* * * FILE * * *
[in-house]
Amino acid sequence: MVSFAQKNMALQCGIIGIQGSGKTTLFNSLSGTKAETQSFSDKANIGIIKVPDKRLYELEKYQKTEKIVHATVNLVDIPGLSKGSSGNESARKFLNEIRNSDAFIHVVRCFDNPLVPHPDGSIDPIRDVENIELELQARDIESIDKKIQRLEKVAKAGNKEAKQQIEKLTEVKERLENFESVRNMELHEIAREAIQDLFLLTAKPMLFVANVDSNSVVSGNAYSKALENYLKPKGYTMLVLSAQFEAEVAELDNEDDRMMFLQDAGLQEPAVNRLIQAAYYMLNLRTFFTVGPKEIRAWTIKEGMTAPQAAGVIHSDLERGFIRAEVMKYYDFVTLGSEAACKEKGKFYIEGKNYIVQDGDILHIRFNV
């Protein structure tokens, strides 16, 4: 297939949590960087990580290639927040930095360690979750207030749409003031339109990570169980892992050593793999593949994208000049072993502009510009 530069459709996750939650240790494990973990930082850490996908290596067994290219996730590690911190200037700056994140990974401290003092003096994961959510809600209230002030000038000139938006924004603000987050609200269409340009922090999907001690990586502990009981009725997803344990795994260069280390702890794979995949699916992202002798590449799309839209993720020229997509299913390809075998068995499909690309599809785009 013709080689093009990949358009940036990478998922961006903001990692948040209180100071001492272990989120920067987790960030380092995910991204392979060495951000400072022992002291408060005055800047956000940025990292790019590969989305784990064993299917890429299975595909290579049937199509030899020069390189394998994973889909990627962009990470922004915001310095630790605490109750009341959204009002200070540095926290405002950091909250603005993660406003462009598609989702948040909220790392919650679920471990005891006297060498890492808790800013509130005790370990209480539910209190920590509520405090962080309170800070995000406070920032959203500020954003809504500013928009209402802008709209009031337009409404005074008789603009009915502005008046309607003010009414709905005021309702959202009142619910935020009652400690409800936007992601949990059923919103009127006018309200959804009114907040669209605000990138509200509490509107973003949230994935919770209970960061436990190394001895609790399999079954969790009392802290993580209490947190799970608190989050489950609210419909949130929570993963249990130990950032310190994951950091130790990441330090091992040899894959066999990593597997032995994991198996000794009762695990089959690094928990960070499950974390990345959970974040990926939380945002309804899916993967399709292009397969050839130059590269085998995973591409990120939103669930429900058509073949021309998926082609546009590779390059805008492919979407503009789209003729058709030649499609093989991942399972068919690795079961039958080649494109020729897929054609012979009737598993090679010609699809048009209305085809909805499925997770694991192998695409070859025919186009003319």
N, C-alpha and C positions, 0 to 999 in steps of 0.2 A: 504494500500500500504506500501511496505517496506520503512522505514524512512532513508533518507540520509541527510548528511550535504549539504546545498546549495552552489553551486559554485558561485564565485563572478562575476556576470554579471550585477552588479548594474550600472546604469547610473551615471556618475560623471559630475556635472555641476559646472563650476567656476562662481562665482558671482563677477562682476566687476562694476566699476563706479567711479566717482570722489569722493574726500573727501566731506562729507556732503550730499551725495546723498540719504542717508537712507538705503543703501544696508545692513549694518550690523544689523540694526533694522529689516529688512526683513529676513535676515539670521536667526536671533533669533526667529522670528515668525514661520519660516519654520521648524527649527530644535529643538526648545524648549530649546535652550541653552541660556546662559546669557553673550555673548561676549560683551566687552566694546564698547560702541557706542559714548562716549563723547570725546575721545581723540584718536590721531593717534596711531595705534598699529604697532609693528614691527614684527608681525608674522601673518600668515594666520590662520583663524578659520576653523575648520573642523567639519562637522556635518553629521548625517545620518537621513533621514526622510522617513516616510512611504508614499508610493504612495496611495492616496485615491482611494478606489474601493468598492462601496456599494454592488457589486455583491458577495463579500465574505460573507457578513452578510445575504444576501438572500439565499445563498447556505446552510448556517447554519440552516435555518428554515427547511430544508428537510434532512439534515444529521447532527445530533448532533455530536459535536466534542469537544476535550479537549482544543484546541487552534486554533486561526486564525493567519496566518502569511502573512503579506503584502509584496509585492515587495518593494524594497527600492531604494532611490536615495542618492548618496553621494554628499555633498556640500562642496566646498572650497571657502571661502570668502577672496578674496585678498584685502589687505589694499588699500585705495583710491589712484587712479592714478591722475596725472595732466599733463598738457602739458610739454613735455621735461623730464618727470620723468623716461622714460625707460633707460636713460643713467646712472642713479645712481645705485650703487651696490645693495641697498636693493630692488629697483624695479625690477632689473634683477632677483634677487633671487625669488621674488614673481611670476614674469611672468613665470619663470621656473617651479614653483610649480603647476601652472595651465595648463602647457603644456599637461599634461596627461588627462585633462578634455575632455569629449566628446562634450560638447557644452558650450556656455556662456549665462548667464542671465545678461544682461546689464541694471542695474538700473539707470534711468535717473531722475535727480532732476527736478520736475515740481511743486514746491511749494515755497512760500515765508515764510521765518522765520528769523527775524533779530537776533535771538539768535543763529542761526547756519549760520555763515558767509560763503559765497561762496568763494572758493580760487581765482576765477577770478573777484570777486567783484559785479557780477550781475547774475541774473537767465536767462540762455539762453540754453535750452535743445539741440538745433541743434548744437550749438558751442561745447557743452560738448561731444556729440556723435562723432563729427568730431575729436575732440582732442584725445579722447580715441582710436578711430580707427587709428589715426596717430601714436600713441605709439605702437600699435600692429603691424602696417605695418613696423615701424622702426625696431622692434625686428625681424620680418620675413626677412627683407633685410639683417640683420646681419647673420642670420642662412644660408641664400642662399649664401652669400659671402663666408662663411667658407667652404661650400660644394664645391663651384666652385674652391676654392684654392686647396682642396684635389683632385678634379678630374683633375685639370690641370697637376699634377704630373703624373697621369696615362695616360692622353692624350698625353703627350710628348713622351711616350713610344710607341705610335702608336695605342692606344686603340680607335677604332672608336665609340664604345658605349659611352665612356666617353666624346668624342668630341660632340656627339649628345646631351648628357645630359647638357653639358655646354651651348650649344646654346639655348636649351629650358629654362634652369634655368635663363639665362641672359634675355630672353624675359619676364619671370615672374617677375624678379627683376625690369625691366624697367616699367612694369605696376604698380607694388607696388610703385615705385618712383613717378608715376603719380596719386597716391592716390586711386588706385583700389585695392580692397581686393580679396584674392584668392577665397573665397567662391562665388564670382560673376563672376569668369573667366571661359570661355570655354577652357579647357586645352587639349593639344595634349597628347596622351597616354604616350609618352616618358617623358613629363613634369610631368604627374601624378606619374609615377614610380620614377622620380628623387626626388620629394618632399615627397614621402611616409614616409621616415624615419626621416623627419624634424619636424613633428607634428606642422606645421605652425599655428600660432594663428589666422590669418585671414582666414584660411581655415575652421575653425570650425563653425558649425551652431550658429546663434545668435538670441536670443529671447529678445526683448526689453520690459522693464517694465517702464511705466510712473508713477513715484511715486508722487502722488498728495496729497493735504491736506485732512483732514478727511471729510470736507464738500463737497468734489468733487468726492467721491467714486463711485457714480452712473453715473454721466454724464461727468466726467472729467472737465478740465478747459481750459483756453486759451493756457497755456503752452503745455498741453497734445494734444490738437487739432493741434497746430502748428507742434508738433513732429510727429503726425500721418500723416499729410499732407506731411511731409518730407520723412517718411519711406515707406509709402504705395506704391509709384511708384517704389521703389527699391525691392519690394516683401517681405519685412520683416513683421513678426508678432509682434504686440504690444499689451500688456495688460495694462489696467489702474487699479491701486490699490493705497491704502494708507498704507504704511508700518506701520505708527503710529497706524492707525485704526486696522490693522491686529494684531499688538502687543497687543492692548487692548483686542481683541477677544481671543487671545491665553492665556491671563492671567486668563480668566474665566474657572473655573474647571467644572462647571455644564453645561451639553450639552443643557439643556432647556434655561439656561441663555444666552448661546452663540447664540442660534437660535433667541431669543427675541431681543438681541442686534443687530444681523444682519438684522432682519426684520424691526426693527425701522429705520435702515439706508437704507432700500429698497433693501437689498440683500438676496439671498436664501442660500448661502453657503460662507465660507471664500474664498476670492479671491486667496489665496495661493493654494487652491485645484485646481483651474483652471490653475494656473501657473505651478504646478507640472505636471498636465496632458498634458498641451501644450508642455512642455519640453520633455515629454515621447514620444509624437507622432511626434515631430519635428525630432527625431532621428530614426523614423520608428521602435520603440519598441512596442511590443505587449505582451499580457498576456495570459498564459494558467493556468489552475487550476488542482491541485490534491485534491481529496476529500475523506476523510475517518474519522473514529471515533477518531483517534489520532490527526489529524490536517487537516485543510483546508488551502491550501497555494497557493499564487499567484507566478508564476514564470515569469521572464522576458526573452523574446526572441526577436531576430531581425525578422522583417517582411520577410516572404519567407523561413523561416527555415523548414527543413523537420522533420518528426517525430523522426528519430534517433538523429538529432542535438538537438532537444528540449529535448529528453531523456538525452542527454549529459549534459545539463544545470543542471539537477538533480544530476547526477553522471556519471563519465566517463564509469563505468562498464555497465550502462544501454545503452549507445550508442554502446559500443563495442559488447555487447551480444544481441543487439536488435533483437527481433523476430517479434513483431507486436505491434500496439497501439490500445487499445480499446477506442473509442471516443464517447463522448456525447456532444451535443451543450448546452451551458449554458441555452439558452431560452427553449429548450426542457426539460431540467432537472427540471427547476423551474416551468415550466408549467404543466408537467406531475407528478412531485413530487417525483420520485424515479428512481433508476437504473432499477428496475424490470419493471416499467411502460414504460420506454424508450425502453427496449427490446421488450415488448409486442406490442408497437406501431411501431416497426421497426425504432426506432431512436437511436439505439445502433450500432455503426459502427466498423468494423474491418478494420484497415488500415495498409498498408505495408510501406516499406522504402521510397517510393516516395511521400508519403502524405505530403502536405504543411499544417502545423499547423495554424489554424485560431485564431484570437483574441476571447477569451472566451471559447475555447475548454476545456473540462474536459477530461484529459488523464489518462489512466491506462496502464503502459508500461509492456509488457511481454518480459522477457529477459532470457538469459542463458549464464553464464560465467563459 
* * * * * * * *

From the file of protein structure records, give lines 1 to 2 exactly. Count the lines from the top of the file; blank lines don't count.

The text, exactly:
[in-house]
Amino acid sequence: MVSFAQKNMALQCGIIGIQGSGKTTLFNSLSGTKAETQSFSDKANIGIIKVPDKRLYELEKYQKTEKIVHATVNLVDIPGLSKGSSGNESARKFLNEIRNSDAFIHVVRCFDNPLVPHPDGSIDPIRDVENIELELQARDIESIDKKIQRLEKVAKAGNKEAKQQIEKLTEVKERLENFESVRNMELHEIAREAIQDLFLLTAKPMLFVANVDSNSVVSGNAYSKALENYLKPKGYTMLVLSAQFEAEVAELDNEDDRMMFLQDAGLQEPAVNRLIQAAYYMLNLRTFFTVGPKEIRAWTIKEGMTAPQAAGVIHSDLERGFIRAEVMKYYDFVTLGSEAACKEKGKFYIEGKNYIVQDGDILHIRFNV